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What exactly is the 'New Turkey?'

The “New Turkey” that President-elect Recep Tayyip Erdogan hails in every speech simply refers to a Turkey ruled by religious conservatives.
Turkish Foreign Minister Ahmet Davutoglu (2nd-R) is congratulated after being named prime minister and leader of the Justice and Development Party (AKP) during a party meeting in Ankara on August 21, 2014. Turkey's president-elect Recep Tayyip Erdogan named Davutoglu to succeed him as ruling party leader and prime minister, promoting an ally who is expected to show unstinting loyalty to the new head of state. AFP PHOTO/ADEM ALTAN        (Photo credit should read ADEM ALTAN/AFP/Getty Images)
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These days, the key concept in Turkey’s political lexicon is “New Turkey.” President-elect Recep Tayyip Erdogan hails it in every speech, as do members of his Cabinet and political team. Pro-Erdogan writers reserve their columns for the praises of New Turkey, reminding readers that the old one is thankfully gone and that those who long for it have lost. But what exactly does “New Turkey” mean?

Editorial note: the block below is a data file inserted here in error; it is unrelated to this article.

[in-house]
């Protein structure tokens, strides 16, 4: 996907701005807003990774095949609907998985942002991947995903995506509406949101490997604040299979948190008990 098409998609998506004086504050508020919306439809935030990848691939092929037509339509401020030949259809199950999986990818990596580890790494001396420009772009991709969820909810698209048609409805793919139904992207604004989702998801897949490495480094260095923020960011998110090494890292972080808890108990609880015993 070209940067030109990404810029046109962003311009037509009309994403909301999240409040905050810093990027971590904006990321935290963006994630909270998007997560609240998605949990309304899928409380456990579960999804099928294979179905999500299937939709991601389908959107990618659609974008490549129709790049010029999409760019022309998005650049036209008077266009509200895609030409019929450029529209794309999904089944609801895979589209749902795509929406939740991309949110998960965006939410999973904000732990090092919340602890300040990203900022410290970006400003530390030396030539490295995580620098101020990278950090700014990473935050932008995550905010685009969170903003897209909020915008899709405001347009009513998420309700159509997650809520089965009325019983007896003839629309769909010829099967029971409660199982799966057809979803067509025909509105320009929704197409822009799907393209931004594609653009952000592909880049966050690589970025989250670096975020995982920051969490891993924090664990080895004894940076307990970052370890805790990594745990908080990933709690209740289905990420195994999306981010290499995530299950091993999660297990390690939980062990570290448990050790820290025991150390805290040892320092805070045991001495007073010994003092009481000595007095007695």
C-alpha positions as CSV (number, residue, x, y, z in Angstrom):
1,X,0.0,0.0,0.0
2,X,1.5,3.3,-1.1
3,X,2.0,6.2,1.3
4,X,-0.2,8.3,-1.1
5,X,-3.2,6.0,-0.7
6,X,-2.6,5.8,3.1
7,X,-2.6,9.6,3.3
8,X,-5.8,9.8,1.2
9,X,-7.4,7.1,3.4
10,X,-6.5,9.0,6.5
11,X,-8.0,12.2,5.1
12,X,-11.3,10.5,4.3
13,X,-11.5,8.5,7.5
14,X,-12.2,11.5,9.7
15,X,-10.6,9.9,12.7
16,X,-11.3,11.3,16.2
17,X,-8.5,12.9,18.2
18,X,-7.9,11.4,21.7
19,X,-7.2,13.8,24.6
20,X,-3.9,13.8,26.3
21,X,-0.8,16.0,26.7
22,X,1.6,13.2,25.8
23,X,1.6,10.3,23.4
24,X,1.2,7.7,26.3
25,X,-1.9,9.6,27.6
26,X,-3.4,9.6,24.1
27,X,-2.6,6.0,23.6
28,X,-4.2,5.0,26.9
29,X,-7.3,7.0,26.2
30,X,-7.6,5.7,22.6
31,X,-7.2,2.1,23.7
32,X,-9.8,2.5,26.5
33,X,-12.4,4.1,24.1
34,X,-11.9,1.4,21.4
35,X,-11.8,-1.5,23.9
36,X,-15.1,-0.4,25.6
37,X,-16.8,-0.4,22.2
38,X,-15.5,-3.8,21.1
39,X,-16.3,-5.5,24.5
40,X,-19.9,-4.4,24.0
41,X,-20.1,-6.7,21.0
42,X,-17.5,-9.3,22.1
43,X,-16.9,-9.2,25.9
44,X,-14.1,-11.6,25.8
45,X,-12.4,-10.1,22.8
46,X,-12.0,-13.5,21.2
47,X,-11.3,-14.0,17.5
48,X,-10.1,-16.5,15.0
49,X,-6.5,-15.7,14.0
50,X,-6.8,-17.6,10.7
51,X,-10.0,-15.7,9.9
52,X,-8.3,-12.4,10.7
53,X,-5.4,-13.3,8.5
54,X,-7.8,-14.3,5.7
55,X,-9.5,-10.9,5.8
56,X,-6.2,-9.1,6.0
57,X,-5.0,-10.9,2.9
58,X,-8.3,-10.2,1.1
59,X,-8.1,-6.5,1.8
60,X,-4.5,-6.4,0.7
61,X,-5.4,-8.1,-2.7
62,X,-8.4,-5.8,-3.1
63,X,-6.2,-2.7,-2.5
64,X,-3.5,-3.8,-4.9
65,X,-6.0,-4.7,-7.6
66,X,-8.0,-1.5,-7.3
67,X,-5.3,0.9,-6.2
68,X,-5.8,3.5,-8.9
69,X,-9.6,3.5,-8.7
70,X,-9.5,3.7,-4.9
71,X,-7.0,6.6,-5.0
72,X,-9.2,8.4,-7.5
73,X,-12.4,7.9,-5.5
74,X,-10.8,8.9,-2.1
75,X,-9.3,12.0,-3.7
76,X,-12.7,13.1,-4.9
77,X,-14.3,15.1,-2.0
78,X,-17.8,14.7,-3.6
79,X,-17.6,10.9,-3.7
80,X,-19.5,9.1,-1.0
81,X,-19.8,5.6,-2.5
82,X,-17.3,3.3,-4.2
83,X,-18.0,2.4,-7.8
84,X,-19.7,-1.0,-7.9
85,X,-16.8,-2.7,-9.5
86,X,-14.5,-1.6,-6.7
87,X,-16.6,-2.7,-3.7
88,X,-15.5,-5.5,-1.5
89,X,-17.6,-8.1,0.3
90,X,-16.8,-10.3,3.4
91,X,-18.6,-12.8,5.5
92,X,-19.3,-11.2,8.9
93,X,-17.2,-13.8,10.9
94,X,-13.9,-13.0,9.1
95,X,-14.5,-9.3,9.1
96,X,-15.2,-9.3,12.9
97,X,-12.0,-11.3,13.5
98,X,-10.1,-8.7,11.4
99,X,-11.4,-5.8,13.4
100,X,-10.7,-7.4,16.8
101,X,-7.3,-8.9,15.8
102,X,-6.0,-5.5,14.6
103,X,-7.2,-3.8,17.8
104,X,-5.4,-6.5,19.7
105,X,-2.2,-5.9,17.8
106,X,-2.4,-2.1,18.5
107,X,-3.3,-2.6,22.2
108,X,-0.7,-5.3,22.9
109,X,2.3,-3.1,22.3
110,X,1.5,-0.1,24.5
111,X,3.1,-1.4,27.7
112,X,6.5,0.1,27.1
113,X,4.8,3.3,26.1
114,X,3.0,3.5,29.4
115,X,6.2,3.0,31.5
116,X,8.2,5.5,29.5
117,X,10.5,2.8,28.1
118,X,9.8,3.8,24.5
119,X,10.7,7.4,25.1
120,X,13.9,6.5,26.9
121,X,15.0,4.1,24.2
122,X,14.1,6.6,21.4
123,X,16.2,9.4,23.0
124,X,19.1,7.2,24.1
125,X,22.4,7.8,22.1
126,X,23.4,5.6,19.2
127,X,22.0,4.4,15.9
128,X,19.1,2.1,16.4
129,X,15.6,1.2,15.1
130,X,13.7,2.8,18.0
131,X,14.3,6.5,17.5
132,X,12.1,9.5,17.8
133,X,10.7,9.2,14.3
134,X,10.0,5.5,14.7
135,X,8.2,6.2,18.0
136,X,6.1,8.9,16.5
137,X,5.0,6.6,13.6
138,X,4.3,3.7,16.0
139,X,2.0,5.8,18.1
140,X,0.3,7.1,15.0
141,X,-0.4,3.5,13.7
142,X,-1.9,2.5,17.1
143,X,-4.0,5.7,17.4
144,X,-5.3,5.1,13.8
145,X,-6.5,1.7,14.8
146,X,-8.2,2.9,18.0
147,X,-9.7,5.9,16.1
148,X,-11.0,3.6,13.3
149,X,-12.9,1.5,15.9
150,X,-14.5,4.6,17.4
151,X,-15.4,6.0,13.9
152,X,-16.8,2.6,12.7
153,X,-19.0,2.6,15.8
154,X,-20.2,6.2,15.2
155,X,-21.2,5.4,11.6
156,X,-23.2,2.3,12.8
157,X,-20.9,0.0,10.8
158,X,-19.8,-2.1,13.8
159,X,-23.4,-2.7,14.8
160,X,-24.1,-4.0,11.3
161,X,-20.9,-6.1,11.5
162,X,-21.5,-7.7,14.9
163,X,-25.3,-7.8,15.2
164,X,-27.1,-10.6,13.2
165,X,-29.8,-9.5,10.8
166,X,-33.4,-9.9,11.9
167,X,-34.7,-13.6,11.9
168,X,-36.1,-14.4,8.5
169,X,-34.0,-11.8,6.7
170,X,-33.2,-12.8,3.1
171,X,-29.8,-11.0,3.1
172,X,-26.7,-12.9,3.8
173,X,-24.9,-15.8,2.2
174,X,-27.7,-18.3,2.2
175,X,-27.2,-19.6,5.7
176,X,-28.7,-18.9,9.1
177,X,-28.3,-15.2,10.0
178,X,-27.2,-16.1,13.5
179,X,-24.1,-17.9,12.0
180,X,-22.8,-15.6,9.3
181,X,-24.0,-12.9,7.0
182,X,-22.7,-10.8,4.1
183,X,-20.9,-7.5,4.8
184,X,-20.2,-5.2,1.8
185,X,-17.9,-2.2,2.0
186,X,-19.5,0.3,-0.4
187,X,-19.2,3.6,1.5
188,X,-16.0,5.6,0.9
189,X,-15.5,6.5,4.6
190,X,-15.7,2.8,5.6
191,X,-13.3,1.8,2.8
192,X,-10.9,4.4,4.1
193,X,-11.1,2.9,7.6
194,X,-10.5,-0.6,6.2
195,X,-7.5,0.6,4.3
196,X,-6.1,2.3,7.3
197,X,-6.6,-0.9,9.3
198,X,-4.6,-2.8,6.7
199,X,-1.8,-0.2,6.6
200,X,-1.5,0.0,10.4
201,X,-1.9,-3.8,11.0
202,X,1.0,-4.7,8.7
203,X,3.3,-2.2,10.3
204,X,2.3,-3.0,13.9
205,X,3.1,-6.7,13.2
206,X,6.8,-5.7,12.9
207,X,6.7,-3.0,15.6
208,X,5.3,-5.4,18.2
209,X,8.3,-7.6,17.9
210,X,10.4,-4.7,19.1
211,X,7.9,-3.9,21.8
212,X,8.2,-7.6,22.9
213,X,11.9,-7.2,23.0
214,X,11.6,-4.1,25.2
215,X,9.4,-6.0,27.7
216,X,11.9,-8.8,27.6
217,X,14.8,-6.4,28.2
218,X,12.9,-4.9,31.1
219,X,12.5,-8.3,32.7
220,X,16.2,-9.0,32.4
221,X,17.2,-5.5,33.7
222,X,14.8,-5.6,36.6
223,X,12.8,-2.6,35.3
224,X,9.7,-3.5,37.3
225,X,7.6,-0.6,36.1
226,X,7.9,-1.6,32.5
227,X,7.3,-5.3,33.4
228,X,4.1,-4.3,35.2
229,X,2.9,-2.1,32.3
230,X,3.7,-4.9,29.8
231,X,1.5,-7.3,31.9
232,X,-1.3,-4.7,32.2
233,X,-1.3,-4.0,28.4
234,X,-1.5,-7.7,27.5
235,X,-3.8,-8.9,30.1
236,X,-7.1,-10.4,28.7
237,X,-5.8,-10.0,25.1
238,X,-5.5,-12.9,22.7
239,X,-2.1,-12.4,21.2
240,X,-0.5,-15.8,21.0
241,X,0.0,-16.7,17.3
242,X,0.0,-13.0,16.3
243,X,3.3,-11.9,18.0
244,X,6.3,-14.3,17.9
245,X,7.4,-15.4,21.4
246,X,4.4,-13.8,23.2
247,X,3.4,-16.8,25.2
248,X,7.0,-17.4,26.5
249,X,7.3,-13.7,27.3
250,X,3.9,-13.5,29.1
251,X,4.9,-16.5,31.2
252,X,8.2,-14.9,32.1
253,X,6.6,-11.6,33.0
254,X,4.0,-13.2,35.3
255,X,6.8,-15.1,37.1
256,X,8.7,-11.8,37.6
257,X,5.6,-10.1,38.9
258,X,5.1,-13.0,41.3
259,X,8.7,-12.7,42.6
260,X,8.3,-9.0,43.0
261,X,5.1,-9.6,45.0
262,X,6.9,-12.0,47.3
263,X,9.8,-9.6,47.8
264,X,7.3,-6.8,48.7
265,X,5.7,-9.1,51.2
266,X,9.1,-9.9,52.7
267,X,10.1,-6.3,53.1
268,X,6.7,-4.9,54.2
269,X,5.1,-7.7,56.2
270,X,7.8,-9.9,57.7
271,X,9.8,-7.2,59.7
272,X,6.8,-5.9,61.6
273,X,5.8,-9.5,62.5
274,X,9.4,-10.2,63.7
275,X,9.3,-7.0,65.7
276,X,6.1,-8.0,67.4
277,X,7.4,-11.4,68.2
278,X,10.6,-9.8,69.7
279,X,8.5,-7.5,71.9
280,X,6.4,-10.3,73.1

It is hard to tell, because the narrative is often vague. We are told simply that New Turkey will be a place where “democracy” will be consolidated, and the era of military coups and interventions will be forever in the past. This is, of course, good news, but we are also told that that democracy is only about the ballots and hardly anything else. In fact, to assert that “democracy is not just about the ballots” has become taboo, sparking reactions from Erdogan and his ardent supporters. They apparently presume that those who say such a thing are justifying military coups against elected governments, as was the case in Egypt.

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